The Mothers of Invention

Origin
The band formed in 1964 as an R&B band called 'The Soul Giants'. Early on, the band recruited Frank Zappa to be their guitar player and from that moment on, it was Frank's show and the Mothers were his backup band.

Influences
While the original lineup was focused on reproducing R&B and soul hits, Zappa was influenced by virtually everyone. He was fond of big band, classical, jazz, and almost every other style of music imaginable. The Mothers were, in some ways, the most eclectic and hard to define band of all time.

Main Creative Force
Zappa. This isn't even worthy of discussion. He led the band, composed all their music, arranged all the music, produced all the records, directed and rehearsed them to death, and ran the show on stage.

Possibly the most Prog musician in history, Frank Zappa.

Most Likely To Be A Mainstream Rocker
Once again, signs point to the drummer. Aynsley Dunbar has performed with a list of rock legends including a great many mainstream hard rock and pop bands. His list of employers contains numerous RRHOF inductees.

First Hint of Prog Brilliance
The very first album, 'Freak Out', gave some hints of what the Mothers of Invention would become. It was satirical, anti-establishment, anti-commercial, and at the same time critically acclaimed for the compositions, arrangements, and performances captured in what was a rather raw album within Zappa's history.

Prog Pinnacle
It is hard to spot a pinnacle in a long career utterly devoid of popular and commercial success. But most people tend to point to the 1968 album, 'We're Only In It For the Money'. Not only was it non-commercial and anti-establishment, it was scathingly mocking of the entire hippie movement right down to the parody cover resembling Sgt. Pepper's. But the album was also critically acclaimed for the unique structures and audio arranging that were used by Zappa to underscore the satirical lyrics and tone.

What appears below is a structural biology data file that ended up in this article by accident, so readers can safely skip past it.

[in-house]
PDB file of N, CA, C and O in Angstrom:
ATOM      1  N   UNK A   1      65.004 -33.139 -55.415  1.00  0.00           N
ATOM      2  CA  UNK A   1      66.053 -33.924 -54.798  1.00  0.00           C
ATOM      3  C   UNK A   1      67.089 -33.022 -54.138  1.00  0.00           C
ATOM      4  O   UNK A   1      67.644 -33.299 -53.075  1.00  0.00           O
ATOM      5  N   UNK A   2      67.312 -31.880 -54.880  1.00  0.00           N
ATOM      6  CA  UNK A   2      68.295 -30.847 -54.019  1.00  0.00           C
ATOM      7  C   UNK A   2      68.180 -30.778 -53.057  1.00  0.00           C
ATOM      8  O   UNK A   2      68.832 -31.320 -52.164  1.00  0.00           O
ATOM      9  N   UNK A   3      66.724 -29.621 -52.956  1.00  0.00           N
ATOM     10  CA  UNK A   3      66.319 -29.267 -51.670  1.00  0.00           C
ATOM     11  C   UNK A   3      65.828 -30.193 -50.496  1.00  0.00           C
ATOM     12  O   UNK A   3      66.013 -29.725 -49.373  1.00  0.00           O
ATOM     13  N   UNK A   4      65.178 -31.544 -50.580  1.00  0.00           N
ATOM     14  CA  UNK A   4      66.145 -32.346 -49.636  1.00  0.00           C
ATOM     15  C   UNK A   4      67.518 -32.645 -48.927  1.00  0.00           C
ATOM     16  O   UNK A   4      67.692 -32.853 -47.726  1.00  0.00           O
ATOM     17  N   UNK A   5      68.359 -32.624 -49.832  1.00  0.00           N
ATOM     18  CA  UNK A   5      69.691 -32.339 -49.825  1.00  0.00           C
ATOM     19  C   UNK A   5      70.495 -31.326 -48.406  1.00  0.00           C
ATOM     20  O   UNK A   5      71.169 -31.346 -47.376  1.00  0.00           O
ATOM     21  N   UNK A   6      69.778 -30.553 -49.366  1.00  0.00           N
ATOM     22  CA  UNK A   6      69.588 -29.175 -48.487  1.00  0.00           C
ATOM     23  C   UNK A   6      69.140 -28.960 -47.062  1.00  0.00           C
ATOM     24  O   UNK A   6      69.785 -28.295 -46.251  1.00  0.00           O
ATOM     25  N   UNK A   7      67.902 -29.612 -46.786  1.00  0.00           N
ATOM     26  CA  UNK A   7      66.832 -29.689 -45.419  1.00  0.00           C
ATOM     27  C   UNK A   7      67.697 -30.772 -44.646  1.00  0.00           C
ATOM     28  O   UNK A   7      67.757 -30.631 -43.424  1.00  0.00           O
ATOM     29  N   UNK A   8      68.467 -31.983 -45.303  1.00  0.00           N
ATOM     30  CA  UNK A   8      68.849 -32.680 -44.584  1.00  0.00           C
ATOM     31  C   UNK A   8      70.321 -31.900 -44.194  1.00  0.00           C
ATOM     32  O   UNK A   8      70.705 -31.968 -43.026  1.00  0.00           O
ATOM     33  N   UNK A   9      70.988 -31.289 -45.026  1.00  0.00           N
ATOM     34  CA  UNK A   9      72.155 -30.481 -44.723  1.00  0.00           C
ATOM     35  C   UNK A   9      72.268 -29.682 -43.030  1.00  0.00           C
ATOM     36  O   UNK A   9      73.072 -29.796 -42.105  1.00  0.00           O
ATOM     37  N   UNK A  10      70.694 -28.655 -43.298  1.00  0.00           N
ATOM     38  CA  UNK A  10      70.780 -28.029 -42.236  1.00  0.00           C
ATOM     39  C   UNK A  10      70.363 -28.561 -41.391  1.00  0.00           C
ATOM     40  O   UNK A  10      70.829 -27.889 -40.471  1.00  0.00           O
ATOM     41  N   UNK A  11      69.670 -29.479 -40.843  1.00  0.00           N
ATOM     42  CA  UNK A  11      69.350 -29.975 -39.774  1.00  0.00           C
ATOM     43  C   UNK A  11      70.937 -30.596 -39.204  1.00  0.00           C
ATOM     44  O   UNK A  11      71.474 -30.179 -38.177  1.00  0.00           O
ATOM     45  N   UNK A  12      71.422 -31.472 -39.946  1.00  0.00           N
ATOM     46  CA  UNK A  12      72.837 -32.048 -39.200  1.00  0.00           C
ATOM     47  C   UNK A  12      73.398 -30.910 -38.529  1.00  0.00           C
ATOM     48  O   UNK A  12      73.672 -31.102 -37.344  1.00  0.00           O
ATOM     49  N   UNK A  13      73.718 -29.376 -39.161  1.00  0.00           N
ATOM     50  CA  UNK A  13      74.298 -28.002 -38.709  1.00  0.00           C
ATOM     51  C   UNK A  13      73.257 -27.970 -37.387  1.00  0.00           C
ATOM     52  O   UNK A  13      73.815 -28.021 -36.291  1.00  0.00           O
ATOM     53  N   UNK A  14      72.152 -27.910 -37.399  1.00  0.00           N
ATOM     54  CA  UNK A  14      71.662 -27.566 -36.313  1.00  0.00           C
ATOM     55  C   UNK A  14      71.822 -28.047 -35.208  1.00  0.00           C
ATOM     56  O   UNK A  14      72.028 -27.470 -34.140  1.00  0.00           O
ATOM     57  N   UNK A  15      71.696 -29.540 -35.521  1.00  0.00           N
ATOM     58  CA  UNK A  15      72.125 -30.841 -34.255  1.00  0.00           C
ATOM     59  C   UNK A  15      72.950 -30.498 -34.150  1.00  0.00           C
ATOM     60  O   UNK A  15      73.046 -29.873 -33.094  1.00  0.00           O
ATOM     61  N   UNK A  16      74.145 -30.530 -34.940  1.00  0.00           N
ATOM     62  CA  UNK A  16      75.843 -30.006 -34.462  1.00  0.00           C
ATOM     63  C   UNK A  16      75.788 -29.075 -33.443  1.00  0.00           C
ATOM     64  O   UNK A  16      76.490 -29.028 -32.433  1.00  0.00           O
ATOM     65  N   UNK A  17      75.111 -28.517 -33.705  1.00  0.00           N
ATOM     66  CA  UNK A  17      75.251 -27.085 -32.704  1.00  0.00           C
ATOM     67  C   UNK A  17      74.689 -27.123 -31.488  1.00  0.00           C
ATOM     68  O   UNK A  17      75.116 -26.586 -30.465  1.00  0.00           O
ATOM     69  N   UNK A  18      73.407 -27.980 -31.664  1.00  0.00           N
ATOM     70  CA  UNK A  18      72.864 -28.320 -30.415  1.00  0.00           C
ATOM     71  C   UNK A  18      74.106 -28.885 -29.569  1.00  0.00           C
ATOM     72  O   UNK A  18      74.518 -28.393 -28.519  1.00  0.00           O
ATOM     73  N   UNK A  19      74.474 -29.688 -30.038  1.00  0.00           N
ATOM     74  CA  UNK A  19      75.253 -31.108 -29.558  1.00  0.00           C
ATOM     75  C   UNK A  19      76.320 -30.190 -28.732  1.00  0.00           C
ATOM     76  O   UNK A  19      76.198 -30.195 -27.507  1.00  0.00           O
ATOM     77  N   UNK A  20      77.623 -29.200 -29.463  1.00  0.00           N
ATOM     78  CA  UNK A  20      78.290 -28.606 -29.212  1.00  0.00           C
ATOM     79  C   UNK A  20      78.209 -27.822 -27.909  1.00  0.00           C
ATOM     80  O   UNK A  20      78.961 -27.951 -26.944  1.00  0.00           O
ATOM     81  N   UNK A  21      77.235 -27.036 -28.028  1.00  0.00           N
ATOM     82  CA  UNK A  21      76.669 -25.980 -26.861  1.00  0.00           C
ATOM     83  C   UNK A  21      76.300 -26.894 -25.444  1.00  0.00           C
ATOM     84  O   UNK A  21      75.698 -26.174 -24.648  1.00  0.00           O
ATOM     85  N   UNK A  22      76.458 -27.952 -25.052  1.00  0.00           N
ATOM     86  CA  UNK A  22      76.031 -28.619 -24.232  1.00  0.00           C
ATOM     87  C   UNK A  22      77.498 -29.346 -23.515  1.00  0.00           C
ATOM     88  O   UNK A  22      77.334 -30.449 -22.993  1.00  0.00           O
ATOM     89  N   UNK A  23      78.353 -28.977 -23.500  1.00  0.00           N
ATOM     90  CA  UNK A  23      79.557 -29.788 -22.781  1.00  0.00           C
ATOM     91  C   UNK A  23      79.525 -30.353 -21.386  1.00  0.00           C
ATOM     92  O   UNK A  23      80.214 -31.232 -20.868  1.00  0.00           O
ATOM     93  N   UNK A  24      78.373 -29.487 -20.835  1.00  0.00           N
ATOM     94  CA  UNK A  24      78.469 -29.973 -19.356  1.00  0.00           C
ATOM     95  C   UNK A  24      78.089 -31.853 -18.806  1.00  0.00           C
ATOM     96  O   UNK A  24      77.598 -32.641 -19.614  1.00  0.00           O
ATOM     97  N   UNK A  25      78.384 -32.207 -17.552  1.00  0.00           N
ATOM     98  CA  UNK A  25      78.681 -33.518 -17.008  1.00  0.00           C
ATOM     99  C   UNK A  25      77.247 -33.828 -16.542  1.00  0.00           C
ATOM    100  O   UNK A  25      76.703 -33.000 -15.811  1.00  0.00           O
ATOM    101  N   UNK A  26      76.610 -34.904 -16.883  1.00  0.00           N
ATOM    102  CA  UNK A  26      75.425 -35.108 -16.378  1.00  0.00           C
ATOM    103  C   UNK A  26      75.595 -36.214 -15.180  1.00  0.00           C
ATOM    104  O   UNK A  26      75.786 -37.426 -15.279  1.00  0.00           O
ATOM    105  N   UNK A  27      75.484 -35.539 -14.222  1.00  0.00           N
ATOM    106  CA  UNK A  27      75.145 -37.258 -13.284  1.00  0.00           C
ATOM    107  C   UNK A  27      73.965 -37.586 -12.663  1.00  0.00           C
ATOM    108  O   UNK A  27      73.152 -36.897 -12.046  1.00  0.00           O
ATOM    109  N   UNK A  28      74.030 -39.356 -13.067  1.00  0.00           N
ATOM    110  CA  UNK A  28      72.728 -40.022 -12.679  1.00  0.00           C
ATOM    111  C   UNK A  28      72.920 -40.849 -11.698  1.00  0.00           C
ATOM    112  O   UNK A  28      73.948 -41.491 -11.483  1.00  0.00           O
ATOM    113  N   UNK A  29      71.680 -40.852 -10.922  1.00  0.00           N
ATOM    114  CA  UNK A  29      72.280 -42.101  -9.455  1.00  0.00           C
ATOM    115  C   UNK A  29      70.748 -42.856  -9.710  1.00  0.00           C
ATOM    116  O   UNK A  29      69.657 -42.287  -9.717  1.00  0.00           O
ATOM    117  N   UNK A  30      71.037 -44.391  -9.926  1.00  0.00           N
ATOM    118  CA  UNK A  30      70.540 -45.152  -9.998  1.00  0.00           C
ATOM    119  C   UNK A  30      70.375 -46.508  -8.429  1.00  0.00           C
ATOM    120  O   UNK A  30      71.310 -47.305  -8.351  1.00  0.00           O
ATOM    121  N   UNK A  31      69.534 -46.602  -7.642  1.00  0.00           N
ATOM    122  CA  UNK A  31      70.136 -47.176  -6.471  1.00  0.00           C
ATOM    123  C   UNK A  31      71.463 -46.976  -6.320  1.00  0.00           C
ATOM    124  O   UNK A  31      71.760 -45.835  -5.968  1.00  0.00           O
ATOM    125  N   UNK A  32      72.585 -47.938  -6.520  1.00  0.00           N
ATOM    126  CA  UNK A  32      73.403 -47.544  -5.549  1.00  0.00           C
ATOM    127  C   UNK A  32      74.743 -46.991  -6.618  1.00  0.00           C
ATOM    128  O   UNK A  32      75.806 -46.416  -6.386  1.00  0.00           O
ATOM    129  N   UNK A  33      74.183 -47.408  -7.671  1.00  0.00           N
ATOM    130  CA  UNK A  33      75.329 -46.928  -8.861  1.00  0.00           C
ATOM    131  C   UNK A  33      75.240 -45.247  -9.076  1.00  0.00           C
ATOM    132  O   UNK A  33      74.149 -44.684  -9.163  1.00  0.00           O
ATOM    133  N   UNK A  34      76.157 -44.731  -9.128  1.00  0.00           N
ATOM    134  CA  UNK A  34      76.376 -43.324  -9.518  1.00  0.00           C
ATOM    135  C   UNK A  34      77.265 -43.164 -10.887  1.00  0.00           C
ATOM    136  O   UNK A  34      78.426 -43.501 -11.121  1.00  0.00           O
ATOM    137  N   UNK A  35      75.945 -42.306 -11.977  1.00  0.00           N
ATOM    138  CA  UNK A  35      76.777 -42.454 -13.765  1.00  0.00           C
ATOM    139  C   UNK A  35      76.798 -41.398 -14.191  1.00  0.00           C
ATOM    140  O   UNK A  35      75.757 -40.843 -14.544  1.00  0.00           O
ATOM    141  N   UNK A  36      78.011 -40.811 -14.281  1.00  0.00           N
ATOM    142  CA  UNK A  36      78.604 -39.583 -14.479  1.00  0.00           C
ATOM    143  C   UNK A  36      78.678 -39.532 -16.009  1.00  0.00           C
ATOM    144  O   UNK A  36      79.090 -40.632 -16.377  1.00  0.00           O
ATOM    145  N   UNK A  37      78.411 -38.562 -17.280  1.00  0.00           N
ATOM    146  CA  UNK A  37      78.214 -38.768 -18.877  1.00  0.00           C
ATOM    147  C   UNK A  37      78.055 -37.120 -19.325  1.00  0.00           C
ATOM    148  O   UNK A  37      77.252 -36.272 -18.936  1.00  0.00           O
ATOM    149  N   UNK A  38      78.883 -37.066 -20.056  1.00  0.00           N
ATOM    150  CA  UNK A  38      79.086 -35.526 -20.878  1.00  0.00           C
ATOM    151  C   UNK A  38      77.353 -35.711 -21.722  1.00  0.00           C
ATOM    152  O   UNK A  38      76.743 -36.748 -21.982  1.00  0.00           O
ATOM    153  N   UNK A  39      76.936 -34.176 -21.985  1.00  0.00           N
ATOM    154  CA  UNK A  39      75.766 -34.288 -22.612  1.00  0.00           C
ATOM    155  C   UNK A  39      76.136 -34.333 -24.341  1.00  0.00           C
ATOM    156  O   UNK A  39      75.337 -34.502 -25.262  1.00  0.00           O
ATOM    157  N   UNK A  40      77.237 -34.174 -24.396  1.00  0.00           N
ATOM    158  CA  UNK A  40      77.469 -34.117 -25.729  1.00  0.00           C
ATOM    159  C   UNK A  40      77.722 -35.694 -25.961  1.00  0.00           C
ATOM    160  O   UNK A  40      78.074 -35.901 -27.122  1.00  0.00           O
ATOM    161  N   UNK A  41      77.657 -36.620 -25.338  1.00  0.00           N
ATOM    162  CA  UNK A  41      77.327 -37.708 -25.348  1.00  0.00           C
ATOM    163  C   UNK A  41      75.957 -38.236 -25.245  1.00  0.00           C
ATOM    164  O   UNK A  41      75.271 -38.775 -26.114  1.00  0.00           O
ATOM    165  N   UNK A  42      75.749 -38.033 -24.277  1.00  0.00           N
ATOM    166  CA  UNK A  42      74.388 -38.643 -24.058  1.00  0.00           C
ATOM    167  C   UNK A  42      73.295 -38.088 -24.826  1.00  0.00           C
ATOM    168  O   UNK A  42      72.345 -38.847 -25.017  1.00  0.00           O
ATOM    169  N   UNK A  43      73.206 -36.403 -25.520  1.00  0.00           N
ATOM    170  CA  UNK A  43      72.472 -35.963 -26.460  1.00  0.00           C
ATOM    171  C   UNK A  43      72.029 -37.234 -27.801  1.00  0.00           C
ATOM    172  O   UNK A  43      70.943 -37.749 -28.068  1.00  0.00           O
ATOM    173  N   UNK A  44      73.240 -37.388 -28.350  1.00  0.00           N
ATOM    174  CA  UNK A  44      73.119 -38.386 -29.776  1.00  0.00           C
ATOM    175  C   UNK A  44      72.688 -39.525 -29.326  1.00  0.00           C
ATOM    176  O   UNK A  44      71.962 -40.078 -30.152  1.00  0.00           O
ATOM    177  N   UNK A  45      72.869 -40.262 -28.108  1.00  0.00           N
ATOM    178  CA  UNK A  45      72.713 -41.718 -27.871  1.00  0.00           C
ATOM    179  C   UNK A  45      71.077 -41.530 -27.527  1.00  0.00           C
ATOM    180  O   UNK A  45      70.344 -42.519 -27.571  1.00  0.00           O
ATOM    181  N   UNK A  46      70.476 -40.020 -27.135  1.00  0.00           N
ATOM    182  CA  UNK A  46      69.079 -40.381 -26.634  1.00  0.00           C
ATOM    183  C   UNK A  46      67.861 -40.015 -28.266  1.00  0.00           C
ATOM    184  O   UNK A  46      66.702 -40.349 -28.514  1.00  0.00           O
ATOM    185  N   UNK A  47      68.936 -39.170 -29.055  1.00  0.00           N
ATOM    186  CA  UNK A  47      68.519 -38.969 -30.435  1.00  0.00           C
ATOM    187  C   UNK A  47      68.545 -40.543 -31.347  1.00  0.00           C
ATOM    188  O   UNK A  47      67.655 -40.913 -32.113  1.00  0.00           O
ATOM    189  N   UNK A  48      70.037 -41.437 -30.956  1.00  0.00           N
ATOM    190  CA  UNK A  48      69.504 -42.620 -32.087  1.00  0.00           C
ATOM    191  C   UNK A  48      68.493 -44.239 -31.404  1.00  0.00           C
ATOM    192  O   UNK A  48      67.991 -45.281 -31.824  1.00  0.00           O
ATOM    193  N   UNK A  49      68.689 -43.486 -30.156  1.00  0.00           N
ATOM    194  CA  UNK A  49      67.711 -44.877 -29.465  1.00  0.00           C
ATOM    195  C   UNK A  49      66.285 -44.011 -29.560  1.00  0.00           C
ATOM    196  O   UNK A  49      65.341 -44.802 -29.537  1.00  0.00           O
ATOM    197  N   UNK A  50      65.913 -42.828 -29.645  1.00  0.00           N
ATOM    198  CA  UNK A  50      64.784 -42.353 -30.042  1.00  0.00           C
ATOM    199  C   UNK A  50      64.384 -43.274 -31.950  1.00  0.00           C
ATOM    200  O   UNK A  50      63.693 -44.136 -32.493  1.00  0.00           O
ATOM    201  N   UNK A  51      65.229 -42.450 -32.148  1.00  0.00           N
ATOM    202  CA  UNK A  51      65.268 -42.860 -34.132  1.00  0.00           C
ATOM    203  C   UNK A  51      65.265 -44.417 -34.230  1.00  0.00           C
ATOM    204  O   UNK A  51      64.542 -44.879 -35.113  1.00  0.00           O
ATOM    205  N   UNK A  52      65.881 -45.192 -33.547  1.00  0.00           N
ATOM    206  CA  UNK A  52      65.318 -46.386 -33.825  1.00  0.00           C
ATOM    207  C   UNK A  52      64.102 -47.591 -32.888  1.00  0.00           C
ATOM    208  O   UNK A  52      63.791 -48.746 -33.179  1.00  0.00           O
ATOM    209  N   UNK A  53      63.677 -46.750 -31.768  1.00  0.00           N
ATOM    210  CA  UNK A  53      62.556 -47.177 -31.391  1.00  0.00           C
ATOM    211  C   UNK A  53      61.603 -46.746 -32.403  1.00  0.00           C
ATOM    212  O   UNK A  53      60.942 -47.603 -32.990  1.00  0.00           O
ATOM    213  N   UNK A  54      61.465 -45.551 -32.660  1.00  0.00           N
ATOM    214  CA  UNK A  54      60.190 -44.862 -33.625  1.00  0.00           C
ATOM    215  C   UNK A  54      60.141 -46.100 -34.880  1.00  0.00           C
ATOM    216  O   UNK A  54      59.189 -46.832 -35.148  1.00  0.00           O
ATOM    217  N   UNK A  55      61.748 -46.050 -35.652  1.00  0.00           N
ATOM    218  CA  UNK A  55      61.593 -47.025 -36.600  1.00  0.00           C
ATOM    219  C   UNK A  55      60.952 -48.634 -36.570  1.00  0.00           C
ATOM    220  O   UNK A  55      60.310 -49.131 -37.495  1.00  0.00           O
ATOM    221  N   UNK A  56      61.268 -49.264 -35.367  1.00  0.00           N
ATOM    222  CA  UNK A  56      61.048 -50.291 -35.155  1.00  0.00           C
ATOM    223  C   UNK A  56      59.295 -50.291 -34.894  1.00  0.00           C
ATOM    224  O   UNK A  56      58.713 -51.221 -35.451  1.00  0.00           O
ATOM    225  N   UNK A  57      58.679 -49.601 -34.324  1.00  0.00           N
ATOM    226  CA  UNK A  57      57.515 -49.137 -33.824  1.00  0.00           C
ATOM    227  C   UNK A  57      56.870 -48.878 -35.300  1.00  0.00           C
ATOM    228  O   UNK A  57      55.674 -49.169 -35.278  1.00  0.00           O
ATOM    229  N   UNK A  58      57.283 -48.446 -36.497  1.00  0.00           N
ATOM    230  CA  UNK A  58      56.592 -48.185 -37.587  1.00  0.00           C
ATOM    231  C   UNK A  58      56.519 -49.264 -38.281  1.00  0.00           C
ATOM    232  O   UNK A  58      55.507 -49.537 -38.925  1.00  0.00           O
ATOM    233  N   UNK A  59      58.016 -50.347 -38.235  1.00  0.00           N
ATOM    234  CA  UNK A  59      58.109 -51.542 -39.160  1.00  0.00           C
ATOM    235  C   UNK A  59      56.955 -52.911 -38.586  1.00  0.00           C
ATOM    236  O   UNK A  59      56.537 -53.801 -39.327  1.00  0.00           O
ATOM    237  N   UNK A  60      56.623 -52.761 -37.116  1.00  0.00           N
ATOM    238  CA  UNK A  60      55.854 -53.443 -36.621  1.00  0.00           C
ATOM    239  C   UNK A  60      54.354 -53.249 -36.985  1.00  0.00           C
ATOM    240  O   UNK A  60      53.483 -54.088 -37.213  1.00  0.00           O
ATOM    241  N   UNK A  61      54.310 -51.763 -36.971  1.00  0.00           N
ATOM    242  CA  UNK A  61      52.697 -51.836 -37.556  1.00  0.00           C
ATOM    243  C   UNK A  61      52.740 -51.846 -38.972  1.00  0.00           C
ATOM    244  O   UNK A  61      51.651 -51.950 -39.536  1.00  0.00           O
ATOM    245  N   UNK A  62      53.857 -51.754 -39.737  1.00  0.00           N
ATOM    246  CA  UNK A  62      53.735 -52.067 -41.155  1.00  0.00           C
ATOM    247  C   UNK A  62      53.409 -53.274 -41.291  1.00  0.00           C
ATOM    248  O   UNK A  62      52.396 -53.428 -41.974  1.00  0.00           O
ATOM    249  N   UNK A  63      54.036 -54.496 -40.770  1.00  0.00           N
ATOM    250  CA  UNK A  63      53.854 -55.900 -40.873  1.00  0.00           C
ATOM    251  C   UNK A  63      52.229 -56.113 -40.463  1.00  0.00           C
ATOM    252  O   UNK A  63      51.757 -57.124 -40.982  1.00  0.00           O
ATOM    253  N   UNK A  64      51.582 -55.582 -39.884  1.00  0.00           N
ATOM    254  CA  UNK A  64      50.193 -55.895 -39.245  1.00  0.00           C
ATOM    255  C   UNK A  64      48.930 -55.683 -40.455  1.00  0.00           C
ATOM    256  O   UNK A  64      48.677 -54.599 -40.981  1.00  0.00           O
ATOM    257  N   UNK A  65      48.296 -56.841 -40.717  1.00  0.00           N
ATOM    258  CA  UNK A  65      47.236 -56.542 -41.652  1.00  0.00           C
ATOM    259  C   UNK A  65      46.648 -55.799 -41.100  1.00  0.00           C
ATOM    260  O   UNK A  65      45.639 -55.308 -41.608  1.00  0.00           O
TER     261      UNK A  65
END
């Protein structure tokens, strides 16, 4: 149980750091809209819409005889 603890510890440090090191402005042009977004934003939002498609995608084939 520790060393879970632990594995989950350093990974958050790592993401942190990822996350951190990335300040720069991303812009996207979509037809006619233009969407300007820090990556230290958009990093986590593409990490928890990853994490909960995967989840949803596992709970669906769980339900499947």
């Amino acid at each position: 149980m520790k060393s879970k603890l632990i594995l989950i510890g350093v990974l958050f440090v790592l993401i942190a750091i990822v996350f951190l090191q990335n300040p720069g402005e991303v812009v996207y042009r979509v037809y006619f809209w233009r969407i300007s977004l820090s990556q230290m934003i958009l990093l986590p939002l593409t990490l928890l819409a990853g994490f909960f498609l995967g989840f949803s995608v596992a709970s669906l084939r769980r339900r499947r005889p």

Influenced By Them
It is difficult to spot any overt influence of the Mothers on subsequent artists. For one thing, there was only one Frank Zappa and it is difficult to imagine any band having the talent or sheer force of mental power needed to replicate Frank Zappa and the Mothers of Invention. Beyond that, even if someone could, they wouldn't exactly be in high demand. The Mothers weren't exactly cranking out gold records back in their day.

Legacy
The Almighty RRHOF had the intelligence to recognize the unique genius that was Frank Zappa, even if they did do it posthumously. Needless to say, it wasn't his contributions to Prog Rock that got him in the door, but rather his body of creative work and his history as a producer and innovator coupled with his scathing testimony before the PMRC hearings in Washington in 1985 that made him something of an icon for the industry.

Another legacy belonging to the Mothers of Invention has to do with an incident in 1971. They were performing at the Casino de Montreux in Geneva, Switzerland when a crazed fan fired a flaregun into the rattan ceiling of the ballroom and the ensuing fire burned the casino to the ground. Across the lake, the band Deep Purple was in the process of recording at a mobile studio. That night, Ian Gillan, Ritchie Blackmore, Jon Lord and the rest of the band 'Deep Purple' watched the casino fire and the smoke that spread across the lake. Before you know it, they had created the iconic rock song Smoke on the Water and the most recognizable guitar-organ riff in history was born.

My Personal Take
Frank Zappa is one of those artists I always knew was brilliant but I never quite wanted to drop 10 bucks for one of his albums. My best friend in high school had a copy of Absolutely Free and I found it intriguing and funny, but not something that really took me in. Over the years, I was always aware that the Mothers of Invention were impressive composers and performers, but never was a big fan. In the MTV era, we all got more familiar with Frank Zappa due to the PMRC hearings and without question, his testimony before those congressional wives revealed a man few anticipated. He was highly intelligent, completely unimpressed by the authority arrayed before him, and somehow conveyed that he was a responsible and capable parent, despite his essential irreverence and cynicism toward corporate and political forces. In short, he was clearly a man most of us could admire. He was taken from us far too soon.